Iron & Wine’s Sumptuous New Album “Ghost On Ghost”.

Ghost On GhostIt looked as if Iron & Wine was part of that vogue for new roots Amer­i­cana that was all the rage about 4 or 5 years ago. Musi­cians seemed to be turn­ing away from dig­i­tal­ly mas­tered lay­ers of processed synths and return­ing instead to orig­i­nal instru­ments acousti­cal­ly record­ed in lofi.

Gillian Welch and Alli­son Krauss sang on O Broth­er Where Art Thou. And bands like Fleet Fox­es, Bon Iver and Iron & Wine enjoyed unex­pect­ed pop­u­lar acclaim, which I wrote about ear­li­er here.

Inevitably the hoi pol­loi caught on, and the result was alas Mum­ford and Sons.

In many ways though Iron & Wine, aka Sam Beam, has been mov­ing in the oppo­site direc­tion all along. He might have begun in the hushed, paired down, sparse acoustic mode beloved of many a bed­room. But his sound­scape has been expand­ing ever since.

His third album, The Shepherd’s Dog from 2007, which seemed at the time to be quin­tes­sen­tial­ly lofi, was fol­lowed by Kiss Each Oth­er Clean in 2011, and now this, Ghost On Ghost.

With each new album the sound gets big­ger, the arrange­ments more com­plex and his plain­tive vocals are cush­ioned ever more com­fort­ably in a bed of reverb and overdub.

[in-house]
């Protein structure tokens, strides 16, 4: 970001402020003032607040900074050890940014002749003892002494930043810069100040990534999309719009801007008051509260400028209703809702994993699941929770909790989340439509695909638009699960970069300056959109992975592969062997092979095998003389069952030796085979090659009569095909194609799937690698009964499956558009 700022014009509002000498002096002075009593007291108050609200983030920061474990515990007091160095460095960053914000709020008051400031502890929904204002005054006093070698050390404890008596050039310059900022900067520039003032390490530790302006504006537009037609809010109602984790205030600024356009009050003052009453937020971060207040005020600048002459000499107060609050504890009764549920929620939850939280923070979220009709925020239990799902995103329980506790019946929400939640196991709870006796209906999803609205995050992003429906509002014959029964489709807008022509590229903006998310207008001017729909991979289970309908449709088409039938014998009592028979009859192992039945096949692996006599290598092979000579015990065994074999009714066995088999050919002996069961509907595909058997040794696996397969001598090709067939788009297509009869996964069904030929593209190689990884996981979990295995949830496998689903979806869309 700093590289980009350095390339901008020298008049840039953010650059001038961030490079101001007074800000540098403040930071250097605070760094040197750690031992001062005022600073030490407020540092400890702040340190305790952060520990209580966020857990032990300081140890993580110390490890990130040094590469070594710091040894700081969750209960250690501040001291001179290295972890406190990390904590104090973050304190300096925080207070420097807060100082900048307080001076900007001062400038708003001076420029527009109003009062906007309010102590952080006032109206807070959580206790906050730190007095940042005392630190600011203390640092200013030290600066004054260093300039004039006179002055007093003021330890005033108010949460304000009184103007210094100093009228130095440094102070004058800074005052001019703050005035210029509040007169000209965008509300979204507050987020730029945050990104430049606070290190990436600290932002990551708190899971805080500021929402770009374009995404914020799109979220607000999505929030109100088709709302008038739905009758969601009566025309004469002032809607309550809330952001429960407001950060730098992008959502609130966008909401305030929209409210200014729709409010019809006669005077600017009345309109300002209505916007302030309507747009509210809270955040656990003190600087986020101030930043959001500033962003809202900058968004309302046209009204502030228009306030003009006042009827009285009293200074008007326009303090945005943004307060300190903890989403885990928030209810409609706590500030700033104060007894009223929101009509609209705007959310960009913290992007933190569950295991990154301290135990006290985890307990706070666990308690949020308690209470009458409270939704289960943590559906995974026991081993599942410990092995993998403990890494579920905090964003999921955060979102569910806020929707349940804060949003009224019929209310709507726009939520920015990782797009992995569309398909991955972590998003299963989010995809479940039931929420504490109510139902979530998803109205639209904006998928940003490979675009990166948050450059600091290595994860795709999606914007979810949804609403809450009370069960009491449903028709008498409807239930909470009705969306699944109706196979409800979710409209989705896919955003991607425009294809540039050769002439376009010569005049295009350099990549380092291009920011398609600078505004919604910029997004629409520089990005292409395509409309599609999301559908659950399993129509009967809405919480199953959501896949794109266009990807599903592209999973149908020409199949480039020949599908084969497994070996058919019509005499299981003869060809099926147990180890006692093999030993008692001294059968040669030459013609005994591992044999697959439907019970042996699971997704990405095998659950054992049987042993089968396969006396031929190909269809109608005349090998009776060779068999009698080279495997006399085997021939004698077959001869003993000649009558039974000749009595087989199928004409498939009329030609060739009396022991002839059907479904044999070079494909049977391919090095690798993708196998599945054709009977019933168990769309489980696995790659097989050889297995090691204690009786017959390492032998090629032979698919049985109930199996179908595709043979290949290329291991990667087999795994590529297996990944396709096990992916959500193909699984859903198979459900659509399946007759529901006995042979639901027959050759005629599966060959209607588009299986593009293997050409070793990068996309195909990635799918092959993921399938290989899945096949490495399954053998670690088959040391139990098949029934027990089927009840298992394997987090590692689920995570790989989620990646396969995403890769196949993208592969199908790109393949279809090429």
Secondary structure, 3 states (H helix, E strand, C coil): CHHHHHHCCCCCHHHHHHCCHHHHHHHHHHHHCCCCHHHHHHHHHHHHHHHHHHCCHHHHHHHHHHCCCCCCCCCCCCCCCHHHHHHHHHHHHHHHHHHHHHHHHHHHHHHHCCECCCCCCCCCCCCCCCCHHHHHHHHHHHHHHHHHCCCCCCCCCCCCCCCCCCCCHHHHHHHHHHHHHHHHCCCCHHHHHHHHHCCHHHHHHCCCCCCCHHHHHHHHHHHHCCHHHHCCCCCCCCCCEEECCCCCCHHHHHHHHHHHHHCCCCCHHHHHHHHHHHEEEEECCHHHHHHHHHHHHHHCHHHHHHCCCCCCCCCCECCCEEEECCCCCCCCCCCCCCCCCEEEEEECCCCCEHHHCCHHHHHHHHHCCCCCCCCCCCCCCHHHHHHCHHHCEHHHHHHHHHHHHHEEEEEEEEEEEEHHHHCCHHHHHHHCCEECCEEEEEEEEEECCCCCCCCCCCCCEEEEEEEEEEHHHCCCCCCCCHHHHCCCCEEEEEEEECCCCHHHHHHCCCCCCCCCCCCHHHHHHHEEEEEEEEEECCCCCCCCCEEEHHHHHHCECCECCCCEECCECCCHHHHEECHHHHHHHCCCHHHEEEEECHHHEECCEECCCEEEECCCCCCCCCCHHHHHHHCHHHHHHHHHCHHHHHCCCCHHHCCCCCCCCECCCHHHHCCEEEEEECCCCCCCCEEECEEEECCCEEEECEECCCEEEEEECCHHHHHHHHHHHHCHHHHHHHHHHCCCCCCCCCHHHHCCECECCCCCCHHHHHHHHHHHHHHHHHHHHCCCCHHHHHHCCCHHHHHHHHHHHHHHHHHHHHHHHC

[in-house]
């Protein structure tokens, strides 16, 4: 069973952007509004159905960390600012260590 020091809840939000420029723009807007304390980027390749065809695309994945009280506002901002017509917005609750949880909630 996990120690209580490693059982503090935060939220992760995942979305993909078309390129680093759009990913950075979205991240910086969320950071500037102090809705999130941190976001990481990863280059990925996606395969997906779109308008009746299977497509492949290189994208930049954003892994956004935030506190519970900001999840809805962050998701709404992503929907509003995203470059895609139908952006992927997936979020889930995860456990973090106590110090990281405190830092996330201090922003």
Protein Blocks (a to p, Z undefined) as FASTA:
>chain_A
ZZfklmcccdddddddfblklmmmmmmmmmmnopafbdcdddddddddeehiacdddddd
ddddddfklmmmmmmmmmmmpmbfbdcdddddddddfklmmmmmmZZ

Gram-ParsonIn oth­er words, he’s pur­su­ing the same course chart­ed by Gram Par­sons and The Fly­ing Bur­ri­to Broth­ers in the late 60s and ear­ly 70s. And by merg­ing the rich har­monies of the Beach Boys with the graft and craft of The Band, he gives his angst an unex­pect­ed glean.

Desert Bab­bler”, track 2 on this lat­est album, sounds like it could have been the B side on an unre­leased Beach Boys Christ­mas sin­gle. And track 3, “Joy” could just as eas­i­ly have been its A side. You can see the video for it here.

Whilst the penul­ti­mate track, “Lovers’ Rev­o­lu­tion” feels like some­thing that might have turned up on Astral Weeks if some­body else had been asked to pick up the mike – you can hear it here. Before “Baby Cen­ter Stage” brings the album to a serene close by return­ing us to the realm of Fleet­wood Mac, sun­shine and California.

Pris­tine pop cased in a rich musi­cal heritage.

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